This has only had three cycles since I've been starting so it's nice and cool and we can continue with the setup. Alright so what I said earlier is you want this as a flow pressure of 40 psi. So basically when I pull the trigger halfway, no products coming out. That's just air going through the gun. So right now you want that to stay 40 psi while you're getting ready. 

Now when you get ready to spray, if the nozzle is in the horizontal position, the pattern looks like this. It's up and down, so you can see when I spray I'm getting a nice wide pattern. I can show you here if I turn this gauge it's gonna close my pattern down. See that. That is not good for spraying high end high quality interior trim with lacquer products.

You want it to be nice and wide open. So I'm gonna open it up again. Let's go over here. I would say earlier I said it's an 8 inch pattern. I think it's about a 10 inch pattern. All right, very important to wear a respirator. Not just a simple facemask. You could get sick or die. Let's get this set up, and we'll spray a a door and some trim.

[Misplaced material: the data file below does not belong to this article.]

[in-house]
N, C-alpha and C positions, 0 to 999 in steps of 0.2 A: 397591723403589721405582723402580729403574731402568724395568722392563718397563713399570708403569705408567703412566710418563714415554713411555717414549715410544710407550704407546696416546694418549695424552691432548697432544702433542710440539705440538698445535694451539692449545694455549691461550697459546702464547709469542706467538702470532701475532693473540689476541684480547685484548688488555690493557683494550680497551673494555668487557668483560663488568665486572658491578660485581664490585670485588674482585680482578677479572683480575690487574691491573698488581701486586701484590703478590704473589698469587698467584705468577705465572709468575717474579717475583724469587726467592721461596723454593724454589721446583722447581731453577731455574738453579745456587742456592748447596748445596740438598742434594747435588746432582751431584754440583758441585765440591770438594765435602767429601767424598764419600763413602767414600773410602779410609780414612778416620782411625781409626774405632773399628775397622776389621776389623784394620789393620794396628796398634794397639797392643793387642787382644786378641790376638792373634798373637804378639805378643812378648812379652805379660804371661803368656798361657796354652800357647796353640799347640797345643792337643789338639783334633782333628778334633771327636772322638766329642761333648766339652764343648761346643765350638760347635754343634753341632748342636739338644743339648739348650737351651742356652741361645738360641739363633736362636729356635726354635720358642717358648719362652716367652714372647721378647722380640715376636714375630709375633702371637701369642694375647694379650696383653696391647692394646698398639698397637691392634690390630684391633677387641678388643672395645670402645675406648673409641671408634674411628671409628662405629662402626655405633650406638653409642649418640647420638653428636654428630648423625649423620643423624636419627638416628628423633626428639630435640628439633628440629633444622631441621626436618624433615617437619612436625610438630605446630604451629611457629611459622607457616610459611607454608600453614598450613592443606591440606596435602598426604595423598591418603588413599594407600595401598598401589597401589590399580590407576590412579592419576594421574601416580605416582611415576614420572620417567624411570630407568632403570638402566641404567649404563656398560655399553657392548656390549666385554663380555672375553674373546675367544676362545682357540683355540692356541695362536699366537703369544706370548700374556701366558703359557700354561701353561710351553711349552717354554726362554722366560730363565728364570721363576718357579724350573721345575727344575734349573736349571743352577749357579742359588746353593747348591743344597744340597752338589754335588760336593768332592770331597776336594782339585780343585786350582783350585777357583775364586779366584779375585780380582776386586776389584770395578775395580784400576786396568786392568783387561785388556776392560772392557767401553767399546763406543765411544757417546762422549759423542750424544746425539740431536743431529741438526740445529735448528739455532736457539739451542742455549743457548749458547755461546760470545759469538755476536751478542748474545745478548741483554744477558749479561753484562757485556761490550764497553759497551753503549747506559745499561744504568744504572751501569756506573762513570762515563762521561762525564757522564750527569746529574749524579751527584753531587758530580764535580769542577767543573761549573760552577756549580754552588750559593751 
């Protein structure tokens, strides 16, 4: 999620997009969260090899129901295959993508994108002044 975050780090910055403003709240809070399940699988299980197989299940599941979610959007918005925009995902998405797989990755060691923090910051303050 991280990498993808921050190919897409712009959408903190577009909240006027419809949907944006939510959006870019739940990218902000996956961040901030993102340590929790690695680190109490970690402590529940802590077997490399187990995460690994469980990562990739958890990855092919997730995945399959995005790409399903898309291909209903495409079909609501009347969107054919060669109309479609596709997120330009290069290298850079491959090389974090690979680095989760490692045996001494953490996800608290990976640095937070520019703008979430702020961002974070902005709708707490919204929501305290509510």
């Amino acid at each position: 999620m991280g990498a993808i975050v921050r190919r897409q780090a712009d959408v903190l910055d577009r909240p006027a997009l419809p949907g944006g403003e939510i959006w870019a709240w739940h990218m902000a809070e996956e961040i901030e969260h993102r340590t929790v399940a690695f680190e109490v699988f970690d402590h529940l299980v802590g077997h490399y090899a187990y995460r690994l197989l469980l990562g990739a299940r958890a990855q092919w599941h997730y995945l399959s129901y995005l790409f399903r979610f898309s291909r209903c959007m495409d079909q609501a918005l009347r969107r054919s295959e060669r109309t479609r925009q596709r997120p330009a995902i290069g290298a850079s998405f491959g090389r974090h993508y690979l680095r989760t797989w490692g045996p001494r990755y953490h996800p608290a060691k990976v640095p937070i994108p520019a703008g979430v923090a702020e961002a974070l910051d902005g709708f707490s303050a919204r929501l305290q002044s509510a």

All right, it's really important before each time that you spray, you wipe down with the tack cloth. You want to get all the existing dust off of it, and again between coats. I'll usually sand with a 320 soft sanding block. Not 220. 220 can actually put scratch lines in your piece, so do 320. And then right before you get ready, go ahead and give it a good wipe down. 

So just to clarify, when I'm doing the wood preparation, I sand 80 120 180 and 220, and then I get it all cleaned up, and I put the first coat of finish on. I let that one sit for about 45 minutes, then I do a 320 light sanding on it, and then after that if there's no dust nibs. You can go right to spraying coats every 20 minutes. 

You don't have to sand between every coat if it's smooth. This next part may seem silly, but trust me, do it, and that's basically walk around your piece as if you were spraying to make sure that your line reaches. That there's nothing in the way, that you have plenty of space. Because you don't want to be spraying, trip, or catch something, and then stop, and have that jitter of your pattern. 

You'll see it. So I'll do a quick mock of a spray. The thing you want to be looking for is my overlap. We said an 8 inch pattern, so I'm gonna spray the ends, and then come through on the sides, and you want to actually look at the sheen to where we have a 50% overlap. Again always wear a mask. The winds blowing a little bit which isn't ideal.